In a new paper published in the journal The Astrophysical Journal Letters, a team of global scientists discovered that the Kuiper Belt object 2004 EW95 is a carbon-rich asteroid. This finding is a critical step towards better understanding our early solar system, he added.
The discovery of 2004 EW95, made by an worldwide team of astronomers using ESO's Very Large Telescope, helps strengthen theories about the dynamical evolution of the Solar System that describes how the planets ended up where we see them today.
There's a good chance that 2004 EW95 is extremely old, having first been formed in the asteroid belt and then moving to the Kuiper belt all within the earliest days of our solar system's formation. This is odd because the asteroid is thought to have originated in the asteroid belt in between Mars and Jupiter.
"It looked enough of a weirdo for us to take a closer look", Dr Tom Seccull, lead author of the study said. Multiple models suggest that after these gas giants formed, they began rampaging away from the Sun until they hit their current orbital locations, causing carbon-rich rocky pieces in the inner solar system to scatter about. Despite its size - 2004 EW95 is roughly 300 kilometres across - its discovery is quite a find because not only did the team have to search through an untold number of objects to locate it, but as c-types contain a large amount of carbon, they have a very low albedo, meaning they do not reflect much light. Scientists believe it to be evidence of how our solar system behaved in its early time.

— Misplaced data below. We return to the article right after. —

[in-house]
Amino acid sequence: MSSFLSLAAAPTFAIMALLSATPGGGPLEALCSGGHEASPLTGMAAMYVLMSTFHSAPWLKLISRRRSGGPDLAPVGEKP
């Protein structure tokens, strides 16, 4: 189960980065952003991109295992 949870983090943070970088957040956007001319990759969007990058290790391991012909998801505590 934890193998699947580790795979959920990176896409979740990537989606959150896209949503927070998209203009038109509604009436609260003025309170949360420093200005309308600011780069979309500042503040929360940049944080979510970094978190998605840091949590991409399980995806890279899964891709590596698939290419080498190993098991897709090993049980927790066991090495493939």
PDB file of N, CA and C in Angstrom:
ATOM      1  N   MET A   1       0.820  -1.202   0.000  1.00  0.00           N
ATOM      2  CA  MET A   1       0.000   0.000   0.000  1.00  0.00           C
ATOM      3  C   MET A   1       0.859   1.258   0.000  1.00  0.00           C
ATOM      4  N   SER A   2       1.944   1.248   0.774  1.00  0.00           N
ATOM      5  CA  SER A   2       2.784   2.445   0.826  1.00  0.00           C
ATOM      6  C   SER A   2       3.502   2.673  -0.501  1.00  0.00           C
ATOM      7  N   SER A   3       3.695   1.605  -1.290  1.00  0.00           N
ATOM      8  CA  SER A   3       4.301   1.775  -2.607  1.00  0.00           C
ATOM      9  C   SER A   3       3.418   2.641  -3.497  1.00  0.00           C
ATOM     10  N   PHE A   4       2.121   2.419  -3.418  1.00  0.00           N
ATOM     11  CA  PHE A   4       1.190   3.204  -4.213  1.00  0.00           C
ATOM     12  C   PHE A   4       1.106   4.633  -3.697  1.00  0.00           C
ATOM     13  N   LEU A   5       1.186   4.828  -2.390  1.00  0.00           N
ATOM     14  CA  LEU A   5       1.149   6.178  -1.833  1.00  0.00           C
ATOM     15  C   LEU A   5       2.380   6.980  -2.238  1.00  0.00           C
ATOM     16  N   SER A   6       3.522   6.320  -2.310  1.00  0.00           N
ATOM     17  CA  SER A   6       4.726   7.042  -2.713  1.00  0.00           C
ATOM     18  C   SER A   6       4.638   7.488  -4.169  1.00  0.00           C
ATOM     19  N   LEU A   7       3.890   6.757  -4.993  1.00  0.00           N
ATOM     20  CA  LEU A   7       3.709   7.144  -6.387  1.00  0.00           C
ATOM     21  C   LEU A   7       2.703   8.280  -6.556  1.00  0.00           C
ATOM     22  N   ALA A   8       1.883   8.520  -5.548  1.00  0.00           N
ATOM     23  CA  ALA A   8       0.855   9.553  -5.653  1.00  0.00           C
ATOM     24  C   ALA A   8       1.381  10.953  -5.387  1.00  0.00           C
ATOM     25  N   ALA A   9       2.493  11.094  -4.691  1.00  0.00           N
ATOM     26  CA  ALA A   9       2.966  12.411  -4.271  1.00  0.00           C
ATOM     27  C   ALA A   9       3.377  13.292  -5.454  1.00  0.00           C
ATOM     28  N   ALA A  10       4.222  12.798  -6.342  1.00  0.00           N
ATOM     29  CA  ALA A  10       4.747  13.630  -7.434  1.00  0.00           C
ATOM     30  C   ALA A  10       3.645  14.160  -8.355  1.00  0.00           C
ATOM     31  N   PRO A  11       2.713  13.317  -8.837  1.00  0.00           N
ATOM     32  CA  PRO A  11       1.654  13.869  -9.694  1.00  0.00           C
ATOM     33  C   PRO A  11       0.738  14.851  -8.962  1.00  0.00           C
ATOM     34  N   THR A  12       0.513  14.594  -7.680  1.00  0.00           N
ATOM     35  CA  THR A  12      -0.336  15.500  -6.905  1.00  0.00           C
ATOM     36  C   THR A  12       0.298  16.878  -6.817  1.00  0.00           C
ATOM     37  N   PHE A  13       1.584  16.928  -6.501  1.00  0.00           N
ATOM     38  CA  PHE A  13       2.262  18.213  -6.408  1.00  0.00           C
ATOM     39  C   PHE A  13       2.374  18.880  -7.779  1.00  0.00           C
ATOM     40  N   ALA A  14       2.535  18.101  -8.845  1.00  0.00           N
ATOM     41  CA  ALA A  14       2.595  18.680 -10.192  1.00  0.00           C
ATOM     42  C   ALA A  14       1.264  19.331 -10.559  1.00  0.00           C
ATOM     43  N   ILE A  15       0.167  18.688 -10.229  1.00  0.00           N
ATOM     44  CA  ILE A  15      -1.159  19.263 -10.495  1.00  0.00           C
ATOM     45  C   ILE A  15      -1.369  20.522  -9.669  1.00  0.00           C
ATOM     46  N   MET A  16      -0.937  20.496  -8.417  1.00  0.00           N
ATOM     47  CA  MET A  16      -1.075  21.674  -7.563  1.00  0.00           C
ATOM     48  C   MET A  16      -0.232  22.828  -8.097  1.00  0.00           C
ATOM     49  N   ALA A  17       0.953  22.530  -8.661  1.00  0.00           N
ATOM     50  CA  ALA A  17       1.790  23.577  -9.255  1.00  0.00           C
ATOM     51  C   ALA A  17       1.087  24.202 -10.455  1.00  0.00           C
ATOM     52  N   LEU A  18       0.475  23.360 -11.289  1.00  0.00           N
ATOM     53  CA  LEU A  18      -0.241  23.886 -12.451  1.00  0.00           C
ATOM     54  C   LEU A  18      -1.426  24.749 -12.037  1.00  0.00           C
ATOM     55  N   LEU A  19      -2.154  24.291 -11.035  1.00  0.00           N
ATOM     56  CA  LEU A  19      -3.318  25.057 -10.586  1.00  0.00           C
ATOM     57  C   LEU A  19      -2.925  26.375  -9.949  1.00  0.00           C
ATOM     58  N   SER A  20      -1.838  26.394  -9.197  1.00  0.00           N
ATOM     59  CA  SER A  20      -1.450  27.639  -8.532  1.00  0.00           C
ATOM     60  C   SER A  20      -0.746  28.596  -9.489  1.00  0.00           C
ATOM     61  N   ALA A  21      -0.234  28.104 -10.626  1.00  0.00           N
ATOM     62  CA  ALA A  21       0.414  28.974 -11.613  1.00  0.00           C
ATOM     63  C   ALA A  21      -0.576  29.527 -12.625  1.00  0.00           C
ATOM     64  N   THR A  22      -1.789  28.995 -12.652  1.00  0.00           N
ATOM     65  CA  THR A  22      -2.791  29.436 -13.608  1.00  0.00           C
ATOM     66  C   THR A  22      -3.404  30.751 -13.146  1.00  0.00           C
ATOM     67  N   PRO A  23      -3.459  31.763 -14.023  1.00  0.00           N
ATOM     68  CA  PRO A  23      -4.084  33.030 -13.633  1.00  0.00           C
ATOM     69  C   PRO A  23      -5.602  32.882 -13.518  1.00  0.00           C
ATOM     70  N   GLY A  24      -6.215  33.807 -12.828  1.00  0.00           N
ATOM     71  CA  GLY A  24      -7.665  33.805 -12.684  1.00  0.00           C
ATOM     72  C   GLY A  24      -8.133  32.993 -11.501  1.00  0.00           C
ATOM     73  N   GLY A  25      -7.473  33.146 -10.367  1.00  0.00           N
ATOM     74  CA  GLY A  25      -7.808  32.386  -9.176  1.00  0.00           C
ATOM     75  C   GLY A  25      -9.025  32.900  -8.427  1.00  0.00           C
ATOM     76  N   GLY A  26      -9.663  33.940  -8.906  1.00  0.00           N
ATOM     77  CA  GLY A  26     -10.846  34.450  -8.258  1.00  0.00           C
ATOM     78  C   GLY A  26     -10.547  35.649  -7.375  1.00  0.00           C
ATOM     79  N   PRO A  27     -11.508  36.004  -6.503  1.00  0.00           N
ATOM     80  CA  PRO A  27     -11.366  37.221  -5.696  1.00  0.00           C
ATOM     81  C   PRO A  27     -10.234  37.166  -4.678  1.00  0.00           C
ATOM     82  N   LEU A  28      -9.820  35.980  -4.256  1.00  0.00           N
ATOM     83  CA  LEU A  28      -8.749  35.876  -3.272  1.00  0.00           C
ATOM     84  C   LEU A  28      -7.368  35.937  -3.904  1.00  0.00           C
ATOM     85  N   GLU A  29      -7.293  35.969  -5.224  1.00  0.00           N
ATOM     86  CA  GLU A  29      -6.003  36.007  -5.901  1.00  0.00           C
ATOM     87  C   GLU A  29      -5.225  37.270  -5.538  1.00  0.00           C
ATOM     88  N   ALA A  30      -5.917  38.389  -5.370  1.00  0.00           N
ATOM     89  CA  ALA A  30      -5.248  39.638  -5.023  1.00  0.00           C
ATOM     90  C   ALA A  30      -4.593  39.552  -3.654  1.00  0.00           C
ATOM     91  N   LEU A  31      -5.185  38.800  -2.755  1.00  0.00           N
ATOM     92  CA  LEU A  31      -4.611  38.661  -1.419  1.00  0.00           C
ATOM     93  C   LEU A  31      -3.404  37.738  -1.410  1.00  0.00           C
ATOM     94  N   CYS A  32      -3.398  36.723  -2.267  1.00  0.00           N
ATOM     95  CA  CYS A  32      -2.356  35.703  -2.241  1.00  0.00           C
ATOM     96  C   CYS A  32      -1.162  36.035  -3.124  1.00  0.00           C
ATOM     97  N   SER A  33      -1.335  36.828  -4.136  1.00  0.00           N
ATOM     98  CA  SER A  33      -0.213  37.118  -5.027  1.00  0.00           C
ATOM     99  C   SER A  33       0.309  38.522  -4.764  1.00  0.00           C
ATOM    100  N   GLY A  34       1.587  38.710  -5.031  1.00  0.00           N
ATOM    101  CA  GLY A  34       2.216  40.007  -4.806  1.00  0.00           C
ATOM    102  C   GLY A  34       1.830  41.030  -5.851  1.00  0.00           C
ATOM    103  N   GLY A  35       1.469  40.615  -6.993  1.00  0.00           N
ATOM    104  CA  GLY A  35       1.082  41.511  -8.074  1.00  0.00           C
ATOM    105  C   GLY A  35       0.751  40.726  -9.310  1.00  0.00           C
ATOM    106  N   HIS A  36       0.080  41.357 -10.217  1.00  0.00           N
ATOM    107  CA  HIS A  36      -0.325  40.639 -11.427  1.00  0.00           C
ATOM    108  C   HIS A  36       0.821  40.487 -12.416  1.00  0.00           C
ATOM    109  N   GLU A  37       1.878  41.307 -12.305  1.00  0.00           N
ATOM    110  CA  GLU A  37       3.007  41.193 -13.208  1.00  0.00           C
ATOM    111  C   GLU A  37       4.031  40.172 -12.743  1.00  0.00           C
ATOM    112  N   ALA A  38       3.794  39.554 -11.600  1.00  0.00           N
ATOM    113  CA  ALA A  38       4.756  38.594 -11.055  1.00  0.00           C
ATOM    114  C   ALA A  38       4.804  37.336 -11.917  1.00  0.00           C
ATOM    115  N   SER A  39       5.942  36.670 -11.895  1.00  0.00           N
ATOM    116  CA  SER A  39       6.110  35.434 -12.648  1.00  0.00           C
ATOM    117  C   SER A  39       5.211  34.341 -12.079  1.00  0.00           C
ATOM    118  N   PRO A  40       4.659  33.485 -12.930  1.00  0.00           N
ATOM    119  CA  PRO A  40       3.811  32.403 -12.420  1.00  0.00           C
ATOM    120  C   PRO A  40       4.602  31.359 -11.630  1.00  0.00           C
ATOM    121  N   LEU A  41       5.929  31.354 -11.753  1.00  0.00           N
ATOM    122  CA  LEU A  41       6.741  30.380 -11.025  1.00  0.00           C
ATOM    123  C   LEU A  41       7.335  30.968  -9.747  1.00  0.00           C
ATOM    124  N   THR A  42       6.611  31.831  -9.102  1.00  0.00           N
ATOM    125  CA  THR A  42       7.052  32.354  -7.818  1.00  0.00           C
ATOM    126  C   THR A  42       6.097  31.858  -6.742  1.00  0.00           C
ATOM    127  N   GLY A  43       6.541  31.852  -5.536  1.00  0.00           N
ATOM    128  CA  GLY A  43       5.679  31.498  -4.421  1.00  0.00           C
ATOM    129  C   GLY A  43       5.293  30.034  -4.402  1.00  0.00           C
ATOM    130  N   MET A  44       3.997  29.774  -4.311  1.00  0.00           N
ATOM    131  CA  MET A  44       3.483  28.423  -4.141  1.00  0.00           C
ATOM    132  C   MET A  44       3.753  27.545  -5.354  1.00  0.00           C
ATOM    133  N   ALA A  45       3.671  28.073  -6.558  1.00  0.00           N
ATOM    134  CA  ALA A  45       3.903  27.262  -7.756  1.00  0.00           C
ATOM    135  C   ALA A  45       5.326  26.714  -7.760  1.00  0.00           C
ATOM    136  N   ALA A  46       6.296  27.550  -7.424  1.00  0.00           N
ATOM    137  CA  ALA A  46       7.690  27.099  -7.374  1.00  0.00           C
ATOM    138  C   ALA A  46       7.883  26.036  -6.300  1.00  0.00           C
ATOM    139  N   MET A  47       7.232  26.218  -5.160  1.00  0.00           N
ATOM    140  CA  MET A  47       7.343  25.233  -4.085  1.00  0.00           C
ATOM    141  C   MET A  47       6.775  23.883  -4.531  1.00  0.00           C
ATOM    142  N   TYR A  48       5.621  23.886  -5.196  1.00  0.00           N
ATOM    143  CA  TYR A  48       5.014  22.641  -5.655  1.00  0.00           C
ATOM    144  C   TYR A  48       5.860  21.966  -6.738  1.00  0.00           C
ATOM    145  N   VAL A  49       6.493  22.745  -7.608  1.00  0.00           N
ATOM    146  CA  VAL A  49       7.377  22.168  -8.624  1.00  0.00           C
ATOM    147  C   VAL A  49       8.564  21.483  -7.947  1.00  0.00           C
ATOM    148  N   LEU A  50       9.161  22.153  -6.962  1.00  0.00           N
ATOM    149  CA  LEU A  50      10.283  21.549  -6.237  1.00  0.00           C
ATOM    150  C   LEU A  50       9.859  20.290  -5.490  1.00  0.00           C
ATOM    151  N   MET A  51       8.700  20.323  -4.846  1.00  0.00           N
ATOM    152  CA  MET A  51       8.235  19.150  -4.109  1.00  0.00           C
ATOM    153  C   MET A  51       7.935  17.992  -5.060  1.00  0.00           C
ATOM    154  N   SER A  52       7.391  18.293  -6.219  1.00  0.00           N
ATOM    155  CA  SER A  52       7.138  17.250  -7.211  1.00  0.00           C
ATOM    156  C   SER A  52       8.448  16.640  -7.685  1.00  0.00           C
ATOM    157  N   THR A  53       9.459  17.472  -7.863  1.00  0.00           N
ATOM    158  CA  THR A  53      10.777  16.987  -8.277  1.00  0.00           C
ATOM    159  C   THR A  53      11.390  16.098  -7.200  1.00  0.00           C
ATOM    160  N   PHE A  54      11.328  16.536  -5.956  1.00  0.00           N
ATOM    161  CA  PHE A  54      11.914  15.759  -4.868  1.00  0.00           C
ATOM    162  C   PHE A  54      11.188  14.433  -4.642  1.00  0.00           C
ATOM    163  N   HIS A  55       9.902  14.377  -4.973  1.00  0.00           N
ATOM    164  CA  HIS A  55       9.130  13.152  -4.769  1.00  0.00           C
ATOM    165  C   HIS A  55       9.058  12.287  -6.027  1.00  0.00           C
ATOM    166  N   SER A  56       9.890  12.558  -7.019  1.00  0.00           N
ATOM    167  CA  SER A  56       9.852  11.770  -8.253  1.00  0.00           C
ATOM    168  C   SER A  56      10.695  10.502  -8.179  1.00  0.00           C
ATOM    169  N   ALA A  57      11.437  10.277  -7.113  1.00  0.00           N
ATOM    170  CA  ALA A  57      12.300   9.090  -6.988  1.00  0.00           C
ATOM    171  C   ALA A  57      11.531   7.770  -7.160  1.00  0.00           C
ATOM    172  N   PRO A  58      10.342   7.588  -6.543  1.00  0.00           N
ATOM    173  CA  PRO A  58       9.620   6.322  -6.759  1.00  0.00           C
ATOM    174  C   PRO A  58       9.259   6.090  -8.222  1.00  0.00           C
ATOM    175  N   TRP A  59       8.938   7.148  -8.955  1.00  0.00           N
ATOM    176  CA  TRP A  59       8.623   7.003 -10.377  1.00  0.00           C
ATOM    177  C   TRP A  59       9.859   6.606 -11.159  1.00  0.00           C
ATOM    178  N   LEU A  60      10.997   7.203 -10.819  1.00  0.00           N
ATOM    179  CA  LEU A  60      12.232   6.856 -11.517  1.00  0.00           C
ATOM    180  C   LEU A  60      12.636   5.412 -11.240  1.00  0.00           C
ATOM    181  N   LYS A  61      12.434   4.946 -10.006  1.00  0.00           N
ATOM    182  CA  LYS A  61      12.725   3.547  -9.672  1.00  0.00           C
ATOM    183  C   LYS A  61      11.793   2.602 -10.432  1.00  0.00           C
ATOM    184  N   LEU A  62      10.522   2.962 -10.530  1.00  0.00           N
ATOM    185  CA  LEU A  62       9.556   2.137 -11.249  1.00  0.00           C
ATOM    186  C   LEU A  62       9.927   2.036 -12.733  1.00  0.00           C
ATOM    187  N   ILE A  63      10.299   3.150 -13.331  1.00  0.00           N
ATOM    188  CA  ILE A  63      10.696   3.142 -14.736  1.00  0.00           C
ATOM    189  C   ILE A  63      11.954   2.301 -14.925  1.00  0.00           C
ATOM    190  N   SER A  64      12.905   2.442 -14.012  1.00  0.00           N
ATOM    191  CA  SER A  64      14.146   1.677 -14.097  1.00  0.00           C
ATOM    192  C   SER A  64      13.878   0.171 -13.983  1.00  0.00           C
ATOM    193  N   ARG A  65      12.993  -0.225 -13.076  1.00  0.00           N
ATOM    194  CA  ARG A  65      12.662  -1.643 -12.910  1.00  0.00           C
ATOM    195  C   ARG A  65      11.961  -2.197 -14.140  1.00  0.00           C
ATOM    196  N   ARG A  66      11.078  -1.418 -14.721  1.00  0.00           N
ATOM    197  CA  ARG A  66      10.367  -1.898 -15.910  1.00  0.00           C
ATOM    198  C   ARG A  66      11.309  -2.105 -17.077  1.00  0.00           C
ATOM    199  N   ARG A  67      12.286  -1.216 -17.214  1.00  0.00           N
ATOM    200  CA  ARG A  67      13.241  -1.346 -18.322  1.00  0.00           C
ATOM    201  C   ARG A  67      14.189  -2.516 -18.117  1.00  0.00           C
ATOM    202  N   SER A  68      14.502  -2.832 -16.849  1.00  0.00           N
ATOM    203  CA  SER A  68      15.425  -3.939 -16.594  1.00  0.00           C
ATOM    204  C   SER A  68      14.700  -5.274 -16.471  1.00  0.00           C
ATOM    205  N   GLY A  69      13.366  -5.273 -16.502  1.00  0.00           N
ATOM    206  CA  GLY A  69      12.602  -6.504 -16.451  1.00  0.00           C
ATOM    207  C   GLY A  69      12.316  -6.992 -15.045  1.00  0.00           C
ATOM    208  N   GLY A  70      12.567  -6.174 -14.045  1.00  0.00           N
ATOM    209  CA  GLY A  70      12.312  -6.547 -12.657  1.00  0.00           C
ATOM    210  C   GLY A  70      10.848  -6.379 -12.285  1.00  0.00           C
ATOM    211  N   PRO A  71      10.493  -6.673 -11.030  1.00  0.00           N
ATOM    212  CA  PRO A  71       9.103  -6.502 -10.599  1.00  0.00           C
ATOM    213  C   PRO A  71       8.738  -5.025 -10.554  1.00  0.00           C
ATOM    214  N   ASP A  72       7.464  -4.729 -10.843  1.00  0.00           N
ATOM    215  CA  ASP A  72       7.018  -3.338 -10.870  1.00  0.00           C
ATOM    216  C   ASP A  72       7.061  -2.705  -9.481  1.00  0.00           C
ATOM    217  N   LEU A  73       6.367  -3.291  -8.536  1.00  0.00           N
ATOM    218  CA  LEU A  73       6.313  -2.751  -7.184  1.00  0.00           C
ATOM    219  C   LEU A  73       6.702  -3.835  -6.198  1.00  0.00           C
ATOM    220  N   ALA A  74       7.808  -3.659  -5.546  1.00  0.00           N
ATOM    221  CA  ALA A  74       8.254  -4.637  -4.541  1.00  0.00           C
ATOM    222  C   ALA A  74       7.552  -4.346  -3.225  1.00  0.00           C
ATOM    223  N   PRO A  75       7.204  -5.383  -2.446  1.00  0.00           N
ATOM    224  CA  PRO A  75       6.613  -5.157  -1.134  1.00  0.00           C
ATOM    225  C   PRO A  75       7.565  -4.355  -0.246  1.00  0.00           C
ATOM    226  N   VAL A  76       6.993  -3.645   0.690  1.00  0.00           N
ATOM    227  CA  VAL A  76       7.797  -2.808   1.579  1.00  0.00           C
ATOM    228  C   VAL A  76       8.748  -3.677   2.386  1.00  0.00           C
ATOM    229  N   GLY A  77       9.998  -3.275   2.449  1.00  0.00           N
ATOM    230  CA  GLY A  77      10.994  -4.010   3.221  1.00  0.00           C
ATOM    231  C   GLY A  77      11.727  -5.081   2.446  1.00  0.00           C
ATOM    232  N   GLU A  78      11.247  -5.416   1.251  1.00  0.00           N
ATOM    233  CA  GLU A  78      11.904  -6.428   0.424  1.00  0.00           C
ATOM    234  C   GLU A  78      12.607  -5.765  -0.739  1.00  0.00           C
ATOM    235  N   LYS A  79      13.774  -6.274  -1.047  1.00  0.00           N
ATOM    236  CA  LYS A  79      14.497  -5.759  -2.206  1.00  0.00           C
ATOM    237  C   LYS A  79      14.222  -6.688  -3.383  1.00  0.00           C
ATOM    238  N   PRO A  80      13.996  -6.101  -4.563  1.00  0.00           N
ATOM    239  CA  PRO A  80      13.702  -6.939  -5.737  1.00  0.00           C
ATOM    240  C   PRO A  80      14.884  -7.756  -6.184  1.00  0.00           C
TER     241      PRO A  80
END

After being ejected from their places of origin they ended up in the outer solar system. But although "there have been previous reports of other "atypical" Kuiper Belt Object spectra" - indicating the objects were made of substances not normally found in the region - none were confirmed to the level of quality of 2004 EW95, Olivier Hainaut, an ESO astronomer who was not part of the team, said in the statement. Though the object is 300 kilometres across, it is now a colossal four billion kilometres from Earth, making gathering data from its dark, carbon-rich surface a demanding scientific challenge.
Dubbed 2004 EW95, the carbon-rich object came to be during the chaotic formation of our stellar neighborhood.
While there's plenty of asteroids on the edge of our solar system - there is an entire Kuiper Belt beyond Neptune, after all - they're distinctly different in their composition from anything in the main asteroid belt. It was formed in the inner Solar System. As astronomer Thomas Puccia of the Catholic University of Chile said, "it's like watching a giant coal mountain with a dark night sky background".
Despite ever-advancing technology, many details of our solar system's early years are still shrouded in mystery.